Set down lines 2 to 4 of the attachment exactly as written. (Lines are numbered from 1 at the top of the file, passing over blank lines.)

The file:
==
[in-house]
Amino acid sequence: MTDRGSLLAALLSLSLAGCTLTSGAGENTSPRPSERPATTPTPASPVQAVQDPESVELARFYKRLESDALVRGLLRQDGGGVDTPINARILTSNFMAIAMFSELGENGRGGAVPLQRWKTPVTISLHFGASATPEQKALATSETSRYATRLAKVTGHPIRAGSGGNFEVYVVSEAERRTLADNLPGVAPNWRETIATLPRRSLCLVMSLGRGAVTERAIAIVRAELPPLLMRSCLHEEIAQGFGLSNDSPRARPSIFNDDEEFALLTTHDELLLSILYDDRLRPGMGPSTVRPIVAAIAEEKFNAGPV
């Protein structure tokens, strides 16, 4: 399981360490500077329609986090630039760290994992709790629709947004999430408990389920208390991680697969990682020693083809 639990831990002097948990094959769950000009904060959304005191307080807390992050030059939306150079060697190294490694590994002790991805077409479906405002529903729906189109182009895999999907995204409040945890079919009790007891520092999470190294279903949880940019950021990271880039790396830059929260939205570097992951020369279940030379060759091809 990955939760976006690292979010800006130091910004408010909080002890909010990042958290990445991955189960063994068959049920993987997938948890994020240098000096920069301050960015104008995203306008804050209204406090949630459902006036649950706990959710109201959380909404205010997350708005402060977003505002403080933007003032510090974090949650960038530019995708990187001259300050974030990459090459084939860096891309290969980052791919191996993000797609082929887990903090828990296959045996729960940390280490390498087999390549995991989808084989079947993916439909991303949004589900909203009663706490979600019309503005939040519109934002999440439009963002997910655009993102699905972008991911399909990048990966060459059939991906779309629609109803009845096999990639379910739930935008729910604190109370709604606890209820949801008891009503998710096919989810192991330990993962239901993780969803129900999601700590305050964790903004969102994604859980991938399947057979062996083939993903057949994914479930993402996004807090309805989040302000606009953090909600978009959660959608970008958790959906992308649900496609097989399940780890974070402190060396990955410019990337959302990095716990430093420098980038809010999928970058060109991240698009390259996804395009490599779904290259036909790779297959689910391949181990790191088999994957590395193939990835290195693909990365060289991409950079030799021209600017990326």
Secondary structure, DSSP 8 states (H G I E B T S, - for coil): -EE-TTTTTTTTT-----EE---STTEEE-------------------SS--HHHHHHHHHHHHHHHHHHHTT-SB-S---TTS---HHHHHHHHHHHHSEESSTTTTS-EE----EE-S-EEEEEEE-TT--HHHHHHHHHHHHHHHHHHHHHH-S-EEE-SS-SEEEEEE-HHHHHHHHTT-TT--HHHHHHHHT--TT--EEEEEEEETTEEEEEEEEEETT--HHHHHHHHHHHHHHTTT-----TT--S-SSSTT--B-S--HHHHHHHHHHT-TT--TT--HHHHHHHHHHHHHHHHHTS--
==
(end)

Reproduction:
Amino acid sequence: MTDRGSLLAALLSLSLAGCTLTSGAGENTSPRPSERPATTPTPASPVQAVQDPESVELARFYKRLESDALVRGLLRQDGGGVDTPINARILTSNFMAIAMFSELGENGRGGAVPLQRWKTPVTISLHFGASATPEQKALATSETSRYATRLAKVTGHPIRAGSGGNFEVYVVSEAERRTLADNLPGVAPNWRETIATLPRRSLCLVMSLGRGAVTERAIAIVRAELPPLLMRSCLHEEIAQGFGLSNDSPRARPSIFNDDEEFALLTTHDELLLSILYDDRLRPGMGPSTVRPIVAAIAEEKFNAGPV
């Protein structure tokens, strides 16, 4: 399981360490500077329609986090630039760290994992709790629709947004999430408990389920208390991680697969990682020693083809 639990831990002097948990094959769950000009904060959304005191307080807390992050030059939306150079060697190294490694590994002790991805077409479906405002529903729906189109182009895999999907995204409040945890079919009790007891520092999470190294279903949880940019950021990271880039790396830059929260939205570097992951020369279940030379060759091809 990955939760976006690292979010800006130091910004408010909080002890909010990042958290990445991955189960063994068959049920993987997938948890994020240098000096920069301050960015104008995203306008804050209204406090949630459902006036649950706990959710109201959380909404205010997350708005402060977003505002403080933007003032510090974090949650960038530019995708990187001259300050974030990459090459084939860096891309290969980052791919191996993000797609082929887990903090828990296959045996729960940390280490390498087999390549995991989808084989079947993916439909991303949004589900909203009663706490979600019309503005939040519109934002999440439009963002997910655009993102699905972008991911399909990048990966060459059939991906779309629609109803009845096999990639379910739930935008729910604190109370709604606890209820949801008891009503998710096919989810192991330990993962239901993780969803129900999601700590305050964790903004969102994604859980991938399947057979062996083939993903057949994914479930993402996004807090309805989040302000606009953090909600978009959660959608970008958790959906992308649900496609097989399940780890974070402190060396990955410019990337959302990095716990430093420098980038809010999928970058060109991240698009390259996804395009490599779904290259036909790779297959689910391949181990790191088999994957590395193939990835290195693909990365060289991409950079030799021209600017990326």
Secondary structure, DSSP 8 states (H G I E B T S, - for coil): -EE-TTTTTTTTT-----EE---STTEEE-------------------SS--HHHHHHHHHHHHHHHHHHHTT-SB-S---TTS---HHHHHHHHHHHHSEESSTTTTS-EE----EE-S-EEEEEEE-TT--HHHHHHHHHHHHHHHHHHHHHH-S-EEE-SS-SEEEEEE-HHHHHHHHTT-TT--HHHHHHHHT--TT--EEEEEEEETTEEEEEEEEEETT--HHHHHHHHHHHHHHTTT-----TT--S-SSSTT--B-S--HHHHHHHHHHT-TT--TT--HHHHHHHHHHHHHHHHHTS--